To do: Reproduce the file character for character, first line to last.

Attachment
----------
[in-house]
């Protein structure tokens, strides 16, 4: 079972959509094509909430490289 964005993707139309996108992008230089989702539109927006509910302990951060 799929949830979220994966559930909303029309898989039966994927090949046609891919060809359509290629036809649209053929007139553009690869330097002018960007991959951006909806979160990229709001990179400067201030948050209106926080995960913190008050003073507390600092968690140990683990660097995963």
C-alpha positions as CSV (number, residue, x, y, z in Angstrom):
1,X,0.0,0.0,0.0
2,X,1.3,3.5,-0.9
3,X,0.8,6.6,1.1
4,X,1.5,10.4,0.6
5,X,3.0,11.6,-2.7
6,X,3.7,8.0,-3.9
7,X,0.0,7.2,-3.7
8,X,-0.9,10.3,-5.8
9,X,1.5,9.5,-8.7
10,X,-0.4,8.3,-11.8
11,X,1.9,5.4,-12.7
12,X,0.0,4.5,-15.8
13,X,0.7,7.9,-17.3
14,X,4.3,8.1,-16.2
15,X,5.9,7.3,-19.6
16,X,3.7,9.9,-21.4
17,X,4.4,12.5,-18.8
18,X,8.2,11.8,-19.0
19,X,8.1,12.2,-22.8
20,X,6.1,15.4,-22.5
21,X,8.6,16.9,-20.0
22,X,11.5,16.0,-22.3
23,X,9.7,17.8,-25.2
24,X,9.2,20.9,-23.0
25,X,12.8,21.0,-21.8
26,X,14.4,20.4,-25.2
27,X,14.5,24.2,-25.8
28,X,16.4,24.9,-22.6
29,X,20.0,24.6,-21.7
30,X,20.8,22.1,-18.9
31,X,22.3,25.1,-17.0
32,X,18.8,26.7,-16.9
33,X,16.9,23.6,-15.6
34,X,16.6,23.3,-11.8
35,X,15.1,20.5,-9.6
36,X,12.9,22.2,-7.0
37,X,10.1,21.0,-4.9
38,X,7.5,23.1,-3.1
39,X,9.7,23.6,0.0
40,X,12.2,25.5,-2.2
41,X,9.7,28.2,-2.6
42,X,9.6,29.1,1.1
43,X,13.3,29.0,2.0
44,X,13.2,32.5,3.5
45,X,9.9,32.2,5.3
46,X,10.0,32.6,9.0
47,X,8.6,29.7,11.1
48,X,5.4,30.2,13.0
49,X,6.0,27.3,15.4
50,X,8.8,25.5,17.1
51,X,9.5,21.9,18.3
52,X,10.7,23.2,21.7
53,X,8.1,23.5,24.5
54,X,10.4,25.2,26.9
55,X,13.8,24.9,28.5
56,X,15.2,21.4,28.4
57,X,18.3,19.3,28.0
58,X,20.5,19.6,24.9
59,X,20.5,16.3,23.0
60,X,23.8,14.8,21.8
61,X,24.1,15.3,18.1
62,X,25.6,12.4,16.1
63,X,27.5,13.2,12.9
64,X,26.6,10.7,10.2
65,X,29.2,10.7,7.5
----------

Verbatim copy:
[in-house]
């Protein structure tokens, strides 16, 4: 079972959509094509909430490289 964005993707139309996108992008230089989702539109927006509910302990951060 799929949830979220994966559930909303029309898989039966994927090949046609891919060809359509290629036809649209053929007139553009690869330097002018960007991959951006909806979160990229709001990179400067201030948050209106926080995960913190008050003073507390600092968690140990683990660097995963």
C-alpha positions as CSV (number, residue, x, y, z in Angstrom):
1,X,0.0,0.0,0.0
2,X,1.3,3.5,-0.9
3,X,0.8,6.6,1.1
4,X,1.5,10.4,0.6
5,X,3.0,11.6,-2.7
6,X,3.7,8.0,-3.9
7,X,0.0,7.2,-3.7
8,X,-0.9,10.3,-5.8
9,X,1.5,9.5,-8.7
10,X,-0.4,8.3,-11.8
11,X,1.9,5.4,-12.7
12,X,0.0,4.5,-15.8
13,X,0.7,7.9,-17.3
14,X,4.3,8.1,-16.2
15,X,5.9,7.3,-19.6
16,X,3.7,9.9,-21.4
17,X,4.4,12.5,-18.8
18,X,8.2,11.8,-19.0
19,X,8.1,12.2,-22.8
20,X,6.1,15.4,-22.5
21,X,8.6,16.9,-20.0
22,X,11.5,16.0,-22.3
23,X,9.7,17.8,-25.2
24,X,9.2,20.9,-23.0
25,X,12.8,21.0,-21.8
26,X,14.4,20.4,-25.2
27,X,14.5,24.2,-25.8
28,X,16.4,24.9,-22.6
29,X,20.0,24.6,-21.7
30,X,20.8,22.1,-18.9
31,X,22.3,25.1,-17.0
32,X,18.8,26.7,-16.9
33,X,16.9,23.6,-15.6
34,X,16.6,23.3,-11.8
35,X,15.1,20.5,-9.6
36,X,12.9,22.2,-7.0
37,X,10.1,21.0,-4.9
38,X,7.5,23.1,-3.1
39,X,9.7,23.6,0.0
40,X,12.2,25.5,-2.2
41,X,9.7,28.2,-2.6
42,X,9.6,29.1,1.1
43,X,13.3,29.0,2.0
44,X,13.2,32.5,3.5
45,X,9.9,32.2,5.3
46,X,10.0,32.6,9.0
47,X,8.6,29.7,11.1
48,X,5.4,30.2,13.0
49,X,6.0,27.3,15.4
50,X,8.8,25.5,17.1
51,X,9.5,21.9,18.3
52,X,10.7,23.2,21.7
53,X,8.1,23.5,24.5
54,X,10.4,25.2,26.9
55,X,13.8,24.9,28.5
56,X,15.2,21.4,28.4
57,X,18.3,19.3,28.0
58,X,20.5,19.6,24.9
59,X,20.5,16.3,23.0
60,X,23.8,14.8,21.8
61,X,24.1,15.3,18.1
62,X,25.6,12.4,16.1
63,X,27.5,13.2,12.9
64,X,26.6,10.7,10.2
65,X,29.2,10.7,7.5